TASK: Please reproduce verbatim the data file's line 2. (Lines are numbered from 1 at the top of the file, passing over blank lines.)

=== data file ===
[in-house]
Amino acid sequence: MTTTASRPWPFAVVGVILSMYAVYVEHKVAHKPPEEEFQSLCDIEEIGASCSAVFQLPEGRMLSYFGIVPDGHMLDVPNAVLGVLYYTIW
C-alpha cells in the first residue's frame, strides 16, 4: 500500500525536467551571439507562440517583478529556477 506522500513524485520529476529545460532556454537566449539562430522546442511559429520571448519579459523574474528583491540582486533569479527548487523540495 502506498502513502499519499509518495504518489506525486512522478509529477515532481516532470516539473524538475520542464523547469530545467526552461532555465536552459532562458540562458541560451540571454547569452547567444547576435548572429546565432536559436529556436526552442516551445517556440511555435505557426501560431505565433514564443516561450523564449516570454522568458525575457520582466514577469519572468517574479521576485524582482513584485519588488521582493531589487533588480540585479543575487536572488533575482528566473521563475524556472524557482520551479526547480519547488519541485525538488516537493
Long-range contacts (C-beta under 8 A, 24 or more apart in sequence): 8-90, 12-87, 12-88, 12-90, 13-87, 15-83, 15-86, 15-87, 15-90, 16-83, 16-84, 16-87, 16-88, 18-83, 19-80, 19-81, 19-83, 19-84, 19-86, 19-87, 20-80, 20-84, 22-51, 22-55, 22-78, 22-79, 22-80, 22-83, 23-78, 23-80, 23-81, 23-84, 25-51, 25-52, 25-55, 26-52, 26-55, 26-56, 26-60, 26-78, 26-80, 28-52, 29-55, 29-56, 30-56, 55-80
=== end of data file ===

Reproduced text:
Amino acid sequence: MTTTASRPWPFAVVGVILSMYAVYVEHKVAHKPPEEEFQSLCDIEEIGASCSAVFQLPEGRMLSYFGIVPDGHMLDVPNAVLGVLYYTIW